While laws, moral standards, and traditions are temporary and change with time and place, human nature has by and far remained unchanged, which is why it helps us understand the practices of other cultures. Abraham Maslow’s hierarchy of needs tells us that humans are motivated by need, desire, even greed.

Morality is Temporal.

Imagine the Ancient Egyptian Royalty trying to keep the crown in the family. Imagine a pharaoh reflecting upon keeping it all. Continue reading “The Morality of Sibling Marriages in Ancient Egypt”

Feminism in History: Enheduanna – The First Woman Poet.

Four thousand years ago, when the Akkadians¬†(one of the ancient Mesopotamian races) invaded Sumeria¬†(the southern part of Mesopotamia, also known the Fertile Crescent or ¬†the cradle of civilization,) they realized that if they didn’t meld their religion with the existing Sumerian religion, they would never win the hearts of the local populace. The Akkad king Sargon the Great¬†placed the burden of this difficult task upon the shoulders of his daughter Enhedduana, by making her the high priestess of Nanna, the Moon god, and bestowing upon her the coveted title of En or the priest.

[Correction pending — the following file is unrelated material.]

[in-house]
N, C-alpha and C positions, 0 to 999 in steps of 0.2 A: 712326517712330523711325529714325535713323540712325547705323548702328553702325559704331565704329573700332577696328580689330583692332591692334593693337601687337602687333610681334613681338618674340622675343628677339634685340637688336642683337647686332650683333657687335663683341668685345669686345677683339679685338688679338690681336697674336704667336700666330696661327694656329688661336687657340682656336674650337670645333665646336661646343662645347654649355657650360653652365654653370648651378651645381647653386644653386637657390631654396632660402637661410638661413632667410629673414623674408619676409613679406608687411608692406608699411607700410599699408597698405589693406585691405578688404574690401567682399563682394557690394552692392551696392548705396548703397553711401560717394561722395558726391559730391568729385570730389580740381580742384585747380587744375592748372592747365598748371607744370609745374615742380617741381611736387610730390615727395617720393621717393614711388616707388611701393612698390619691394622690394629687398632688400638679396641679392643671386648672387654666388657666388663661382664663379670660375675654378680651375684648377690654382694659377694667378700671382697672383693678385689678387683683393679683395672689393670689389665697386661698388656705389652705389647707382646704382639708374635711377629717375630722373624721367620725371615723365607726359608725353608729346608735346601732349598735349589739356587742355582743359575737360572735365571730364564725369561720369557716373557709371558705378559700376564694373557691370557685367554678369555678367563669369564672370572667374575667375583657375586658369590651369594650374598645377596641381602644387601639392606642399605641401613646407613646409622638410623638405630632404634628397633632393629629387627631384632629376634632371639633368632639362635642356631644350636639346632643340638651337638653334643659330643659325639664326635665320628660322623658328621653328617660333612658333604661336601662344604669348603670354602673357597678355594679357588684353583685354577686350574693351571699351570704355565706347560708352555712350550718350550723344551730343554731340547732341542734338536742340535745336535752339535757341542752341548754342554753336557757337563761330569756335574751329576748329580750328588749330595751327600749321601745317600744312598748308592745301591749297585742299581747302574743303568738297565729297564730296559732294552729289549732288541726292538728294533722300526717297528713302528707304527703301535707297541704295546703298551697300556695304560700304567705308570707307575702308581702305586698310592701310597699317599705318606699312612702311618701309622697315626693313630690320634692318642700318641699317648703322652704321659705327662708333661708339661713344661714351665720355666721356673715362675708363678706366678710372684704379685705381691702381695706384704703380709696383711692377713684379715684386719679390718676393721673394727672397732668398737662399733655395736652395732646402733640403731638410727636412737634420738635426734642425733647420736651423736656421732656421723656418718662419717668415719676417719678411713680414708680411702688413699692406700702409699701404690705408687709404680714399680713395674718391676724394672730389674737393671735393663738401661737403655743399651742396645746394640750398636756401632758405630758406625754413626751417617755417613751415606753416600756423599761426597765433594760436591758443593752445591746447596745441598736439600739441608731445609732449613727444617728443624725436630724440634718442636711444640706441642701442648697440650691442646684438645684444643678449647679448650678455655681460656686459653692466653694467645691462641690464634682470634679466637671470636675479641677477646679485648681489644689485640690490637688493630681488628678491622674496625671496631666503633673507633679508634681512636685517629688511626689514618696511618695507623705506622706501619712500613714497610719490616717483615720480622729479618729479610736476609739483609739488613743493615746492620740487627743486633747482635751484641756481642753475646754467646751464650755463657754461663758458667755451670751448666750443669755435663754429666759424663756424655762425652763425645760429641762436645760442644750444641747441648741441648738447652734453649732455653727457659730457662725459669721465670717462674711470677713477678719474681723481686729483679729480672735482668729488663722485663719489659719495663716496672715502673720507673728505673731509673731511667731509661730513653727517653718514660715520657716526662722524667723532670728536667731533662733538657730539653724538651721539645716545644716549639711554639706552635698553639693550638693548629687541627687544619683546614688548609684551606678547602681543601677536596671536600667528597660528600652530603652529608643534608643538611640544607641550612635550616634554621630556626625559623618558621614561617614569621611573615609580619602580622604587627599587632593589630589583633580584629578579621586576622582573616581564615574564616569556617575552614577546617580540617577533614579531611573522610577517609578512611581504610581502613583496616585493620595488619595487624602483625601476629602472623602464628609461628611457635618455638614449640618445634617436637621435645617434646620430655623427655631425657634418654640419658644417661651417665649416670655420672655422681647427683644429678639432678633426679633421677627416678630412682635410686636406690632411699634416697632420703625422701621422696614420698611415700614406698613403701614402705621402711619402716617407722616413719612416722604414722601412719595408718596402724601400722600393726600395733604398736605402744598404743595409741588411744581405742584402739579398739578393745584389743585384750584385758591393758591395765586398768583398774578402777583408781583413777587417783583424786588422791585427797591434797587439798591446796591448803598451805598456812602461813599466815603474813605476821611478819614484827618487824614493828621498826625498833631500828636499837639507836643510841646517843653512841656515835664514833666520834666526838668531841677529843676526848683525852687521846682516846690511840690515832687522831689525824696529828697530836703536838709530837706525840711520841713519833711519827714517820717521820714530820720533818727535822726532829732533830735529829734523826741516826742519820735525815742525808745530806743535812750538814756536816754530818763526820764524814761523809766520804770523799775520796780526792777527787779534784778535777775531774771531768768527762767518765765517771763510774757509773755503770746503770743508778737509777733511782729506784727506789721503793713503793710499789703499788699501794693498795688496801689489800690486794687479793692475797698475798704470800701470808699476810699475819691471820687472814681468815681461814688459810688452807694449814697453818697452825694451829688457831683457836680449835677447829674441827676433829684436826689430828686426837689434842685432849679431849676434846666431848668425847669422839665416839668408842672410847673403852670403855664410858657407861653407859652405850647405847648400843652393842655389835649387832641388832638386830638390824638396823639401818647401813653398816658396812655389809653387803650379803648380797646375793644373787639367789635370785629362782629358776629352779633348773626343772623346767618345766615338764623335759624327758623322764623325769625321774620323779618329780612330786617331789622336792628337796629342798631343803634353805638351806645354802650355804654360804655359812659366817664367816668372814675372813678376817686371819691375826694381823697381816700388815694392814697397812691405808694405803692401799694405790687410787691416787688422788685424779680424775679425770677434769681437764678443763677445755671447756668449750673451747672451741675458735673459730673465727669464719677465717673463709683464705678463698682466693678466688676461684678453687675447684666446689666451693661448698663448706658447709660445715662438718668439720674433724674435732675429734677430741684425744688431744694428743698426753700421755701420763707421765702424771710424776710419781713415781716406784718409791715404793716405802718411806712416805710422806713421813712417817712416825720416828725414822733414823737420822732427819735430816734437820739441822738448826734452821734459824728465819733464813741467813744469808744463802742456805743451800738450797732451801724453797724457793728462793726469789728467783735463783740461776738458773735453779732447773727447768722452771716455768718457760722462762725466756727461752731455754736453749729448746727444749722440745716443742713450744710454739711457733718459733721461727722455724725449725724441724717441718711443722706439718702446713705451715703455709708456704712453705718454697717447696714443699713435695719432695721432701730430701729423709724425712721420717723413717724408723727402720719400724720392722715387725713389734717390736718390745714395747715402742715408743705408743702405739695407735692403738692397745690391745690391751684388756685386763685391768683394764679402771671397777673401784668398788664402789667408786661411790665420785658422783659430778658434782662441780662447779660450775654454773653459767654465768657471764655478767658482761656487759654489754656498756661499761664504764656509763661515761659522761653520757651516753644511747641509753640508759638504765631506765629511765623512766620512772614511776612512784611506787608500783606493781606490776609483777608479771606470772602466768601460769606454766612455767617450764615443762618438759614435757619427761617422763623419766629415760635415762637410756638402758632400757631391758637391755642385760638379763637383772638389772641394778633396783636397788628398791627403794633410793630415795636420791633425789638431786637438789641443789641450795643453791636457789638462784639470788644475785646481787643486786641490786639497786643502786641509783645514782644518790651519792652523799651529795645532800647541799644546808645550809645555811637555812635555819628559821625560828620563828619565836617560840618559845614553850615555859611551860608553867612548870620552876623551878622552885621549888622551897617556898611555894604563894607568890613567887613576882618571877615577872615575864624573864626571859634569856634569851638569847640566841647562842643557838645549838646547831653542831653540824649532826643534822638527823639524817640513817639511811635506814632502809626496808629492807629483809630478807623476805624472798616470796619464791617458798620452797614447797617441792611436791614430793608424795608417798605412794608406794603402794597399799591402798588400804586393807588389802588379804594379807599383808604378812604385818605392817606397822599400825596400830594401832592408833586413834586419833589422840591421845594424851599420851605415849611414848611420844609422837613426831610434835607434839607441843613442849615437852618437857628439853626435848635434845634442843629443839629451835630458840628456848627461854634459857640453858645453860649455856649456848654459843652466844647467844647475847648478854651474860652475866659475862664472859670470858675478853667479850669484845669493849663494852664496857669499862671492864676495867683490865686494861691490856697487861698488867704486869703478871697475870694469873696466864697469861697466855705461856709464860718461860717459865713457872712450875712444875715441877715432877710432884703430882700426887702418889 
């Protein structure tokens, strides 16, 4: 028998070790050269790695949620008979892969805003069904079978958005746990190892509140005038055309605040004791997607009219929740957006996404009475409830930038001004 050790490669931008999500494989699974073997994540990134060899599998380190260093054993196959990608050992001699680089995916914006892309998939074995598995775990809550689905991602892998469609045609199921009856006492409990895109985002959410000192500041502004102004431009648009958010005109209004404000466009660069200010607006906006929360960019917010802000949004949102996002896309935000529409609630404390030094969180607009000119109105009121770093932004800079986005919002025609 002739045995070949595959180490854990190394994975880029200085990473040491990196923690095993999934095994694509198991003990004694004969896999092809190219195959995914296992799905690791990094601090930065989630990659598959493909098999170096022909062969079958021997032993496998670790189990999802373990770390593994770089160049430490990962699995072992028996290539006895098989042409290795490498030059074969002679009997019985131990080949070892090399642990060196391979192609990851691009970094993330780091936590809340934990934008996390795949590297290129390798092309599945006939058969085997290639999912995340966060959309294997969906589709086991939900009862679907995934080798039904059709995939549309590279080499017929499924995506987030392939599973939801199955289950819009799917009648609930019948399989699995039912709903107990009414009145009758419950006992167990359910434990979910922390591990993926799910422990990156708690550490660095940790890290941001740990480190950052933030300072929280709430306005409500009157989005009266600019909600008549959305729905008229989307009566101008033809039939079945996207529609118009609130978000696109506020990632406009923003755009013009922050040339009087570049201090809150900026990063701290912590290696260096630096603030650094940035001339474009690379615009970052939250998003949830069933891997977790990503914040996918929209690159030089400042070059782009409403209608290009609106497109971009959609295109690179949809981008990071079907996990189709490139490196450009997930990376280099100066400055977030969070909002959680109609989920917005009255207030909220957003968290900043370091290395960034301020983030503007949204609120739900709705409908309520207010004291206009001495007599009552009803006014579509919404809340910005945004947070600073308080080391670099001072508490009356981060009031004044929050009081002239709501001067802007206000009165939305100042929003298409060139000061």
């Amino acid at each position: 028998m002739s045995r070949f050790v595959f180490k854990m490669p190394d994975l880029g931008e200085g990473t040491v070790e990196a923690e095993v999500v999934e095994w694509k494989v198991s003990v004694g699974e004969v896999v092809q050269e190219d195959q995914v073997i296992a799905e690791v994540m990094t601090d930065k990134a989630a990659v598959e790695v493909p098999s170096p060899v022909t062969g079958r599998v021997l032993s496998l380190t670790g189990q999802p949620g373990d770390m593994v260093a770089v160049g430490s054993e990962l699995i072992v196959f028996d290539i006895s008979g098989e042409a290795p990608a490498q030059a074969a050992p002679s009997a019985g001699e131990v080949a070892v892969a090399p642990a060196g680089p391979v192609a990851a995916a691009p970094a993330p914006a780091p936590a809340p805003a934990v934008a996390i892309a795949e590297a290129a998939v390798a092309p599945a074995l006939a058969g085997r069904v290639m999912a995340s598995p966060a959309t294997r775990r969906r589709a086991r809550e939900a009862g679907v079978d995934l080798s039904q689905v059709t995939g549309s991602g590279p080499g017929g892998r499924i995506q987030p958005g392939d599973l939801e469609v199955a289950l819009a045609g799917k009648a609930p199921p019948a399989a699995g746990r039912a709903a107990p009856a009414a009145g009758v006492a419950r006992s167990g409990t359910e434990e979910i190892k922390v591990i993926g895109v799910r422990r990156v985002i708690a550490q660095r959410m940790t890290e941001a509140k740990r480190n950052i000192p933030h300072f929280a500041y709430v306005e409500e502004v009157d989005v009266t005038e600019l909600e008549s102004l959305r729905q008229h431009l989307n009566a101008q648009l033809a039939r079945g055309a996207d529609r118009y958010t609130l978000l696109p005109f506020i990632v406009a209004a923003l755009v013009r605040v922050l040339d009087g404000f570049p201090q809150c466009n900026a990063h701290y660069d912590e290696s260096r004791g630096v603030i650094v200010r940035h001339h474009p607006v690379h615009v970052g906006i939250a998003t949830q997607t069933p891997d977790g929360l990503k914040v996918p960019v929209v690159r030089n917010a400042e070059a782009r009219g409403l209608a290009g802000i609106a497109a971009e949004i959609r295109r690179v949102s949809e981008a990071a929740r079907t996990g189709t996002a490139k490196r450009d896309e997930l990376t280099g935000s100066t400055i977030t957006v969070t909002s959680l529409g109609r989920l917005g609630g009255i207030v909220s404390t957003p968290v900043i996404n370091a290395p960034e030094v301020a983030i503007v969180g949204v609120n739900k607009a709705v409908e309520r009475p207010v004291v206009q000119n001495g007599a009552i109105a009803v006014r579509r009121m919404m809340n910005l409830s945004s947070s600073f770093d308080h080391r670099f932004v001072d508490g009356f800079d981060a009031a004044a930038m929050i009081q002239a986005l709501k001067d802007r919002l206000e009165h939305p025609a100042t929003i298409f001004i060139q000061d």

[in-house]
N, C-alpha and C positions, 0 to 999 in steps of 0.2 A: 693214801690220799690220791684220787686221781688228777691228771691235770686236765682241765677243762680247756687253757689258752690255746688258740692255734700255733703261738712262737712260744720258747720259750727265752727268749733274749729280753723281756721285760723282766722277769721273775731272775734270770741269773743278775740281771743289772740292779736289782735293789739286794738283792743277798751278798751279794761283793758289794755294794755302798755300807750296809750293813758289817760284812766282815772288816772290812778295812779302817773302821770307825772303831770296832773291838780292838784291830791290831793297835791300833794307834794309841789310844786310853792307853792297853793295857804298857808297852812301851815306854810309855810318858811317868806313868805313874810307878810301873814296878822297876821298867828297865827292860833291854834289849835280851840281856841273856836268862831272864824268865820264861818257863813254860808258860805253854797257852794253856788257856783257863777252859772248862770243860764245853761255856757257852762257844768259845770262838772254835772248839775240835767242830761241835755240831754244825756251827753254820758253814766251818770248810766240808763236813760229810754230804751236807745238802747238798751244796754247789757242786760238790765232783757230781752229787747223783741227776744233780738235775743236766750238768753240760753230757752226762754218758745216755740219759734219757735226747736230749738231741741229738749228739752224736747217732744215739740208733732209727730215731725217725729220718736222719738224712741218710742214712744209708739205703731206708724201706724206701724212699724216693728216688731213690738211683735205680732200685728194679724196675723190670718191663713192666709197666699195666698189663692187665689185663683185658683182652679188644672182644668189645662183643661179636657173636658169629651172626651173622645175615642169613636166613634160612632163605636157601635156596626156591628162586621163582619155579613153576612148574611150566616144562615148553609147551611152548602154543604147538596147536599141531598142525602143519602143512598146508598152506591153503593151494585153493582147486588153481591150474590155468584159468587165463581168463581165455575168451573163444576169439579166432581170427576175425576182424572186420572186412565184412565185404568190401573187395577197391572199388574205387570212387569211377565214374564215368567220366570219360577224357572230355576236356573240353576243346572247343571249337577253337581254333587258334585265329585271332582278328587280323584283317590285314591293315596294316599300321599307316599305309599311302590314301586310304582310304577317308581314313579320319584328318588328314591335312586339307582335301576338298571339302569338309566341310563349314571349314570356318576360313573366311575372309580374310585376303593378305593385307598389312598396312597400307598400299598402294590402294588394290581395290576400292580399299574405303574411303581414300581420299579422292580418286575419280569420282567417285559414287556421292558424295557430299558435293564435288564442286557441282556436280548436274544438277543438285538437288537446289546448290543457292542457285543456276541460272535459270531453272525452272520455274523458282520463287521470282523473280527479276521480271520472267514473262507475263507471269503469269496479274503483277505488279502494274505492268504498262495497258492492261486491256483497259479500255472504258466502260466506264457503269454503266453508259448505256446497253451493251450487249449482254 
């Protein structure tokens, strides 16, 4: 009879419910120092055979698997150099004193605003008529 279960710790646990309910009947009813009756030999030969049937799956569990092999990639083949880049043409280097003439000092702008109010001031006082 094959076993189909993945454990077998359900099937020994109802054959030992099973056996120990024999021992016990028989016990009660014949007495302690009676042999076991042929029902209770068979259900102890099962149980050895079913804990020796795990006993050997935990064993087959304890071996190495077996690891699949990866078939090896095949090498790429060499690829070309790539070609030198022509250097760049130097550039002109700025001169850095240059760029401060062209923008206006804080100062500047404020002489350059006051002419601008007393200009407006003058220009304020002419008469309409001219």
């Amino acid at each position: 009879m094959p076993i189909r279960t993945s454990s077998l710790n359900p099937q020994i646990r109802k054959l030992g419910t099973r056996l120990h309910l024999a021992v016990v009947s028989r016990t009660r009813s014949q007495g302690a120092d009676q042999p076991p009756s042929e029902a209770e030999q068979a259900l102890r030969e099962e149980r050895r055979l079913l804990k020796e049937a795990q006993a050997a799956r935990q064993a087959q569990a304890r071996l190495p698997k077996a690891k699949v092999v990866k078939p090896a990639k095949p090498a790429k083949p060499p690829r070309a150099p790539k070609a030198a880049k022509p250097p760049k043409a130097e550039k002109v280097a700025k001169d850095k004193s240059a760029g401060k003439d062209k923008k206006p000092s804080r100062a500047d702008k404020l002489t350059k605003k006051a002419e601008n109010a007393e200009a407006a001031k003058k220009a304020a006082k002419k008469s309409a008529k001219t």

My imagination shows me a young Enhedduana entrusted with the responsibility of combining the Sumerian gods with the Akkadian gods in a subliminal way. I see her researching, holding conferences, determining the key religious symbols of the new (Sumerian religion) and synthesizing them with the Akkadian ones. I see her as an organizer, manager, visualizer, writer, and poet.

And I see many cynical faces around her. These faces belong to people who wanted her to fail, and who, away from the prying eyes, come together to plan her fall. For over the last four thousand years, things haven’t changed all that much.

Recently, in a program that I conducted for some senior managers of an organization, a woman participant told me that a woman has to work three times more than a man to prove that she is equal to a man. I couldn’t disagree with her.

I see Enhedduana as a similar woman manager, who despite her privileged position as the eldest princess of the conquering people, would have to work doubly hard than a man, to prove that her father’s confidence in her capability wasn’t misplaced.

I see her reflecting upon her strengths and realizing that the matters of belief can only be worked through the hearts of the people, and only by evoking their feelings would she be able to bring about a lasting change in their religious beliefs. Her father Sargon knew that for the task of bringing the Sumerians onboard, his daughter was the right person for she had the empathy of an artist and the gumption of a princess.

In addition to discharging her other duties as the priestess, Enhedduana can historically claim to be the first poetess ever. She wrote forty-two poems, and three hymns to be sung in the praise of goddess Inanna, the powerful Sumerian goddess of love, sensuality, fertility, and war.

Image shows Goddess Inanna. Image Source: By Ramblings of the Claury [CC BY-SA 4.0 (http://creativecommons.org/licenses/by-sa/4.0)%5D, via Wikimedia Commons